There is an important parallel between those who believe all criticism of Obama to be illegitimate and those on the Right who despise him without pause. The latter is every bit as personality-driven as the former: they despise Obama not for any specific policy decisions (often, those are aligned with their ostensible views), but because of personality caricatures they’ve adopted: he’s a narcissistic, vacant, Socialist Muslim and therefore nothing he does is right. That is simply the opposite side of the same coin as those who revere his personality and thus believe that nothing he does merits real criticism.
That’s unsurprising, given that many of the most vehement Obama-haters were the same ones who most loved Bush and now love Palin: this is all about cultural identification and personality admiration and has nothing to do with the factors that ought to be used to judge political leaders.
I supported Barack Obama. I still do. If I had to vote tomorrow between Obama and Tim Pawlenty, or Sarah Palin, it wouldn’t be a choice that required a whole lot of thought. He’s done some good things. He’s restored some confidence in the United States among foreign leaders. We had something of a revolutionary regime for eight years under George Bush, and Obama has put the United States back into the club of rule-abiding nations, at least to some degree.
But I’m a little mystified by the letters I’m getting from people who suggest that being a supporter of a politician means that you should “give him a break” on this or that shortcoming, and behave more like a fan than a citizen. The above post by the always-intelligent Glenn Greenwald perfectly describes this mindset — he talks about this bizarre phenomenon of Obama fans threatening to “leave the left” because of criticism of Obama trickling up from those ranks. I was particularly struck by his analysis of the now-infamous video of Sarah Palin book-buyers explaining to a snarky interviewer how they support her despite the fact that they can’t really identify any of her positions. Greenwald notes the obvious parallel:
The similarity between that mentality and the one driving the Obama [supporters] is too self-evident to require any elaboration. Those who venerated Bush because he was a morally upright and strong evangelical-warrior-family man and revere Palin as a common-sense Christian hockey mom are similar in kind to those whose reaction to Obama is dominated by their view of him as an inspiring, kind, sophisticated, soothing and mature intellectual. These are personality types bolstered with sophisticated marketing techniques, not policies, governing approaches or ideologies.
I completely agree with Greenwald and I know that what he’s saying is true because I did exactly the same experiment the Palin interviewer tried — at Obama’s inauguration. I interviewed dozens of people and almost without exception the answers to the question “What specific policies do you expect the new president to enact?” were of the following character:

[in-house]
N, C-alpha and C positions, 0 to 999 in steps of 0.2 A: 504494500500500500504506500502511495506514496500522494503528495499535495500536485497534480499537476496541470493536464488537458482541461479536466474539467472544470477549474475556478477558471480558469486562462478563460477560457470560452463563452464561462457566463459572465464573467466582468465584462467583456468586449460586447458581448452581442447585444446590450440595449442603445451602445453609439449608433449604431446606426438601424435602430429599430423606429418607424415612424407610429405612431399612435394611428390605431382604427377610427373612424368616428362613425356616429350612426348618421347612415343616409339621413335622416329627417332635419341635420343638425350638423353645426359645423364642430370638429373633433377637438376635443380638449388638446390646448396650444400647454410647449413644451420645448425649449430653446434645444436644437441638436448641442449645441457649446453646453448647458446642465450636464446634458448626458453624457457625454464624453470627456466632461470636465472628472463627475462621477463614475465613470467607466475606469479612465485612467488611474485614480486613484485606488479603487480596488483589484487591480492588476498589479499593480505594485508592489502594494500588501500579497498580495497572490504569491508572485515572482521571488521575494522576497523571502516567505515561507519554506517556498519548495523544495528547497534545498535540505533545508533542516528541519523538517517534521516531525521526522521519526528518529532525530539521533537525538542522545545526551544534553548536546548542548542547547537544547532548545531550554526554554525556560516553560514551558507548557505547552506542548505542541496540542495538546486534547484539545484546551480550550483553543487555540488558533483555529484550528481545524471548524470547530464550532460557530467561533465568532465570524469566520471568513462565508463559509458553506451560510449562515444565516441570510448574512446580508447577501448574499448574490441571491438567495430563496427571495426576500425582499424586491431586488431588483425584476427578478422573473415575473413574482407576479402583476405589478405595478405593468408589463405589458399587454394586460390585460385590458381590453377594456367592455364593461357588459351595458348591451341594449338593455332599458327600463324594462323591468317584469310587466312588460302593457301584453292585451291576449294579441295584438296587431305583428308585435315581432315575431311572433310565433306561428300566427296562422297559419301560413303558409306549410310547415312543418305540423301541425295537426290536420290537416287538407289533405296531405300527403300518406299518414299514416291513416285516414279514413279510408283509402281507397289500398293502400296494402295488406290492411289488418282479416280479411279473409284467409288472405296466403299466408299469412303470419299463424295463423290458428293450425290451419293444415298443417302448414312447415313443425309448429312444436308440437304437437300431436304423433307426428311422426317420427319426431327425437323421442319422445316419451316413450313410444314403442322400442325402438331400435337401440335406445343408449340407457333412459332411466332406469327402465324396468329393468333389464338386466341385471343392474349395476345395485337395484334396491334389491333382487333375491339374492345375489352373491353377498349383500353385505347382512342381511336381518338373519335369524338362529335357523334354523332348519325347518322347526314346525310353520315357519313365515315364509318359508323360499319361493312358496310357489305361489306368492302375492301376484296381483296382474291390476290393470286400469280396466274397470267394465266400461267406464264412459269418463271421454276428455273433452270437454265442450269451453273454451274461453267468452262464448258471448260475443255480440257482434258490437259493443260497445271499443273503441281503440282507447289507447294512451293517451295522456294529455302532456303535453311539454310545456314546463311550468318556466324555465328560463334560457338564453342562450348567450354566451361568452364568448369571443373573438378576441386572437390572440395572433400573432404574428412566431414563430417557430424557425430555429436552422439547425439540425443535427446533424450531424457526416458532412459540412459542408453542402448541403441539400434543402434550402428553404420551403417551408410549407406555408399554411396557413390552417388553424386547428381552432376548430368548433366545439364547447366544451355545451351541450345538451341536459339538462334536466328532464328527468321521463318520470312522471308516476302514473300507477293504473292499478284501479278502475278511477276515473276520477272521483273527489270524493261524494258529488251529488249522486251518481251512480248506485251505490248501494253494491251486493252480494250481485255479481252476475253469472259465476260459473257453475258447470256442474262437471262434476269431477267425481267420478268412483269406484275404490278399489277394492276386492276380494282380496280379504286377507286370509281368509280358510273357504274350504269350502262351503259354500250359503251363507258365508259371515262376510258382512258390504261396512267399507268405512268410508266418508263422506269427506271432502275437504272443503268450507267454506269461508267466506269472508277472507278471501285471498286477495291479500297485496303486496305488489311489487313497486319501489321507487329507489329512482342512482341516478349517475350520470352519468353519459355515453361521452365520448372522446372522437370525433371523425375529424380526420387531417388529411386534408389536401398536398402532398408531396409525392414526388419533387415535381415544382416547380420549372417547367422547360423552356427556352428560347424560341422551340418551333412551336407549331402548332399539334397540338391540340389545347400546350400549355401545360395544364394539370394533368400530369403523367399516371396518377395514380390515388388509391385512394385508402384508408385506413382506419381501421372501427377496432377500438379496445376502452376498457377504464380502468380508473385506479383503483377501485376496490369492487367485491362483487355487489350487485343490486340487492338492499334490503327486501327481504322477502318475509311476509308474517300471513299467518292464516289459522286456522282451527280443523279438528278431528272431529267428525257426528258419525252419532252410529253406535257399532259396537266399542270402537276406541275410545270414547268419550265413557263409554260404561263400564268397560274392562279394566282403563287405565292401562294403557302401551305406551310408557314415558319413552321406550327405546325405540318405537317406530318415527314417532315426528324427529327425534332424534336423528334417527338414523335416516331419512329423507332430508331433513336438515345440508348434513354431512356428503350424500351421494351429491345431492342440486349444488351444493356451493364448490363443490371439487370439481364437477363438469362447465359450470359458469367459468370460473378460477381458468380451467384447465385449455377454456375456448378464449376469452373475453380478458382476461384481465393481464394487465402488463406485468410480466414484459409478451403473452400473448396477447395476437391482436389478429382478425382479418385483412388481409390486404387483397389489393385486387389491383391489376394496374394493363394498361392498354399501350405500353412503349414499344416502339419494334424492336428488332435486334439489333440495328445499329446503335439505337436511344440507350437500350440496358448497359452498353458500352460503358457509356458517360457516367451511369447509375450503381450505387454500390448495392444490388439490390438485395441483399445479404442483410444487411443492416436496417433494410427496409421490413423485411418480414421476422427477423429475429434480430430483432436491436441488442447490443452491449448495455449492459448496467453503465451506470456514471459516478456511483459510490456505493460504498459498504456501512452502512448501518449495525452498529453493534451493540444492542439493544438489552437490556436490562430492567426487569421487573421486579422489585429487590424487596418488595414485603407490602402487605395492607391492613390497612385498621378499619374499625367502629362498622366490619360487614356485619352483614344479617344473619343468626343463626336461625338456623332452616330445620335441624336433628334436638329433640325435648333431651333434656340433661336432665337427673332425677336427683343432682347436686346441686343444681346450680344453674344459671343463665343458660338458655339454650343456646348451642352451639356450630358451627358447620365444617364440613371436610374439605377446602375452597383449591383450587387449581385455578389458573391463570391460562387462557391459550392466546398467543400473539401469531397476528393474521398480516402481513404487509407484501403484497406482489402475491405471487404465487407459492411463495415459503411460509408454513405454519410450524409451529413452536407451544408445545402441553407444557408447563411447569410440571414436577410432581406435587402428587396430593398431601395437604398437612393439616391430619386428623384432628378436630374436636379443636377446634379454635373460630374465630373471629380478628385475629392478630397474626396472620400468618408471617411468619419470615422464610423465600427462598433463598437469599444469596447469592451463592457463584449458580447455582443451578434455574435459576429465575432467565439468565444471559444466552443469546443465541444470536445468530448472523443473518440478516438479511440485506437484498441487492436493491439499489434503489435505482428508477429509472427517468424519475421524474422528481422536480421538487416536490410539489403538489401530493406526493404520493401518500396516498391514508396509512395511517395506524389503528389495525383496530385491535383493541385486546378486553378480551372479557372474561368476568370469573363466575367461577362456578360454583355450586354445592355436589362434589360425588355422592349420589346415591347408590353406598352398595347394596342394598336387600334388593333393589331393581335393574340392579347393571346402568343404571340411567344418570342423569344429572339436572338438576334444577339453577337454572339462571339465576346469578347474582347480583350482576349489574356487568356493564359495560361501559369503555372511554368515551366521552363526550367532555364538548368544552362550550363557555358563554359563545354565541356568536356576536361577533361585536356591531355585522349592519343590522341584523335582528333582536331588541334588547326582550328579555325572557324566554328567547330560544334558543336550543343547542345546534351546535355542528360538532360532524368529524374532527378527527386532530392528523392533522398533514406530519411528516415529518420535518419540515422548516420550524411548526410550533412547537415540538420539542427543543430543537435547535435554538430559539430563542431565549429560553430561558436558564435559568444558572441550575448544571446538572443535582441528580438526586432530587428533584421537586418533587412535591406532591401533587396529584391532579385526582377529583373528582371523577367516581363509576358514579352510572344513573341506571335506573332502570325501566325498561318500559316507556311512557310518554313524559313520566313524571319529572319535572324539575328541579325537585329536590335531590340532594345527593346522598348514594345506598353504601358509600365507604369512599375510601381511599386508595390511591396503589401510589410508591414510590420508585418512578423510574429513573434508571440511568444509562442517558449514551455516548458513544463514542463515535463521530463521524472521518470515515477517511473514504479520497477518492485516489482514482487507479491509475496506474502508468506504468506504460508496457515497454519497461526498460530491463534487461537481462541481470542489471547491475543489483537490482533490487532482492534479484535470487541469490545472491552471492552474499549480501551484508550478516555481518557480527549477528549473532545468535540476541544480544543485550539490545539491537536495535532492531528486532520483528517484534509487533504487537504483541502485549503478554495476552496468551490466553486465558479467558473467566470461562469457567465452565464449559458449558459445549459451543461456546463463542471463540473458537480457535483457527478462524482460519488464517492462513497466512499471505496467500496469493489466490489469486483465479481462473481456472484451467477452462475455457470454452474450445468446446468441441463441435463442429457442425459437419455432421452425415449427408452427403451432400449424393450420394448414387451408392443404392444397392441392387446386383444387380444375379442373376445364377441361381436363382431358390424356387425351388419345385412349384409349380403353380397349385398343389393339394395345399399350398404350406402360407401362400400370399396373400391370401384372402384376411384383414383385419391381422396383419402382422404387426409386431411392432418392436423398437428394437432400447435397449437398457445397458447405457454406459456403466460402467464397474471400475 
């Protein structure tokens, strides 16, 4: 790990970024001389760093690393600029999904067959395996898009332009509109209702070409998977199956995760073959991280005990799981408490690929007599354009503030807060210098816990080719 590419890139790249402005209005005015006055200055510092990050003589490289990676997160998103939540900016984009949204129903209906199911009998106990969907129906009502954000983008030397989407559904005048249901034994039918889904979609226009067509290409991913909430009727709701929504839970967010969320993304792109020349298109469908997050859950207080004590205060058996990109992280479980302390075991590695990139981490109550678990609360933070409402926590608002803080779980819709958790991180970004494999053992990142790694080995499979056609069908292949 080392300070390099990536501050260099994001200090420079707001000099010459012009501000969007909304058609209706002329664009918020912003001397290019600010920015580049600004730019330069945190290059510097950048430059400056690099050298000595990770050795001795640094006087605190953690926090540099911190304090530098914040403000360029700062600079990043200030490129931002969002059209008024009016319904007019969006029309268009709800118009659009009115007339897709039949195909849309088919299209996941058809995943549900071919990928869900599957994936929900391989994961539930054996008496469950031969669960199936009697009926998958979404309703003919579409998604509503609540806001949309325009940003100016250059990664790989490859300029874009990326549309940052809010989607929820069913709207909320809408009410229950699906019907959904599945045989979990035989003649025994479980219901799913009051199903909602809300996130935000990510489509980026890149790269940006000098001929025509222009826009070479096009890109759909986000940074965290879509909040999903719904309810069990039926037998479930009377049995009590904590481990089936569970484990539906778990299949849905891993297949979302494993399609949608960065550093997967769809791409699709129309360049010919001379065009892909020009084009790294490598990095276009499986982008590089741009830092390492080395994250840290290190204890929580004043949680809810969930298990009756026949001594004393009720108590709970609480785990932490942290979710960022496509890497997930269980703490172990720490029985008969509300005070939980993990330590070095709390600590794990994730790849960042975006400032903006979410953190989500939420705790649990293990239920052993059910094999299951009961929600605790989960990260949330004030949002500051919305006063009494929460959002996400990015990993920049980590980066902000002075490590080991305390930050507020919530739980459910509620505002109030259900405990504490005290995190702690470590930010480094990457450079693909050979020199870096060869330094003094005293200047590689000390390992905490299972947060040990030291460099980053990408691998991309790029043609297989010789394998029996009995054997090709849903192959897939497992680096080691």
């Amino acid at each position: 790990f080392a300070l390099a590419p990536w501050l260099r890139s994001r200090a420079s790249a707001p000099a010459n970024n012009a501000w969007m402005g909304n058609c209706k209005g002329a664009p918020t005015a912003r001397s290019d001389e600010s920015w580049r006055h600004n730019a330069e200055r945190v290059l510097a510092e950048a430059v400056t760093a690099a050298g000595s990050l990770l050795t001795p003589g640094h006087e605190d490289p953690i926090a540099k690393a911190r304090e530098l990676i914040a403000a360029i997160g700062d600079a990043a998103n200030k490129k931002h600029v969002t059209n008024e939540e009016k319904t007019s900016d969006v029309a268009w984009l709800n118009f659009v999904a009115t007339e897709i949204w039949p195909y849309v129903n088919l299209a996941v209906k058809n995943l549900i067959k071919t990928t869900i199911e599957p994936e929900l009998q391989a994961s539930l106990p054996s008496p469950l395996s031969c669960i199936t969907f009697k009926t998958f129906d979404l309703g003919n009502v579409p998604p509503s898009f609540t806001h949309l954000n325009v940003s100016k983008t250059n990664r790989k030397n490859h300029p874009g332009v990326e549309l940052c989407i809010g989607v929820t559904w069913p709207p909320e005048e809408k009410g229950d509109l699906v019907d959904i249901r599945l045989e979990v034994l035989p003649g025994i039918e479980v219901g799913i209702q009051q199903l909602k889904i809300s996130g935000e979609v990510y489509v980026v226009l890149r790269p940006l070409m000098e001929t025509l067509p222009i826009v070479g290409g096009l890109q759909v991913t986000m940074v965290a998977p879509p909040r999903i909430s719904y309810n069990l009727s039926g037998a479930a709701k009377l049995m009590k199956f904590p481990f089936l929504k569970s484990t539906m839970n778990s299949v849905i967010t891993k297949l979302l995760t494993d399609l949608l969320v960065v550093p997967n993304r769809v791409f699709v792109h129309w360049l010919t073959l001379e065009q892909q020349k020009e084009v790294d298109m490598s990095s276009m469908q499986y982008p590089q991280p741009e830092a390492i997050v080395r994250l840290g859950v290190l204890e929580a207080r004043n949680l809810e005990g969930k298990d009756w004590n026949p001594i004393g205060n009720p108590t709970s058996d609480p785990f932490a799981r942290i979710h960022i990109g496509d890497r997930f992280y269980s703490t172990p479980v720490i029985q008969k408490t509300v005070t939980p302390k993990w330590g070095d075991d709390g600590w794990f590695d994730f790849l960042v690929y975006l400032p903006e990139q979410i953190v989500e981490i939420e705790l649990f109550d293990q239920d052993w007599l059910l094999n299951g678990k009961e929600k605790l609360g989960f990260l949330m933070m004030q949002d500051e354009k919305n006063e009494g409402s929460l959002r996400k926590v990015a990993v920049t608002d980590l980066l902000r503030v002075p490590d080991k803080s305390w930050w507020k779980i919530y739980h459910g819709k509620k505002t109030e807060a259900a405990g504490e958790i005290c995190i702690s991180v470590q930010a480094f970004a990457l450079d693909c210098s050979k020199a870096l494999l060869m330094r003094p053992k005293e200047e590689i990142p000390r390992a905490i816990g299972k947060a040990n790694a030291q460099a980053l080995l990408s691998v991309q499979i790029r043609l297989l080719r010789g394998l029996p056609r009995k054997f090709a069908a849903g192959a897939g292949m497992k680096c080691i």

“I think he’s going to bring people together.”
“He really cares about us.”
“I believe that he’s going to help people.”
There isn’t necessarily anything wrong with this — it’s not against the law to vote for a guy just because you like him, or connect with his demeanor on some unconscious level. But where it gets weird for everybody is when that mindset becomes blinding. And we’re seeing that a little with Obama’s supporters now, I think.
I’ve gotten some letters lately from people complaining about this whole concept of “purity,” i.e. critics of Obama (like me) slapping him with some unrealistic “purity test.” According to these letter-writers, such demands are unfair and journalists and politicians who are critical of Obama should recognize that a president sometimes has to make tough political decisions and is often forced to “work with” unsavory characters in order to “get things done.”
First of all, we should get one thing out of the way — it’s not any citizen’s job to give a politician credit for his political calculations. In fact, that should rightly be part of the calculus of any political calculation; a politician should have to weigh the benefits of making, say, an unsavory insider alliance against the negative of public criticism for that move. If a leader doesn’t have to earn the admiration you give him, then a) that admiration doesn’t mean anything, and b) he will surely spend all his political capital on the people who do make him earn it.
Anyone who wonders why the Obama administration seems to be bending over so far backwards to appease conservatives and industry leaders in the health care debate and Wall Street in the financial regulatory reform debate can find their answer there: those groups make Obama pay for their financial/political support with real actions and policy concessions, while Obama’s “base” will continue their feverish support in exchange for mere gestures and marketing hocus-pocus, for news about the new family puppy or an appearance on Jay Leno.
Anyway, just a few thoughts on a Sunday morning. I encourage everyone to read the Greenwald post…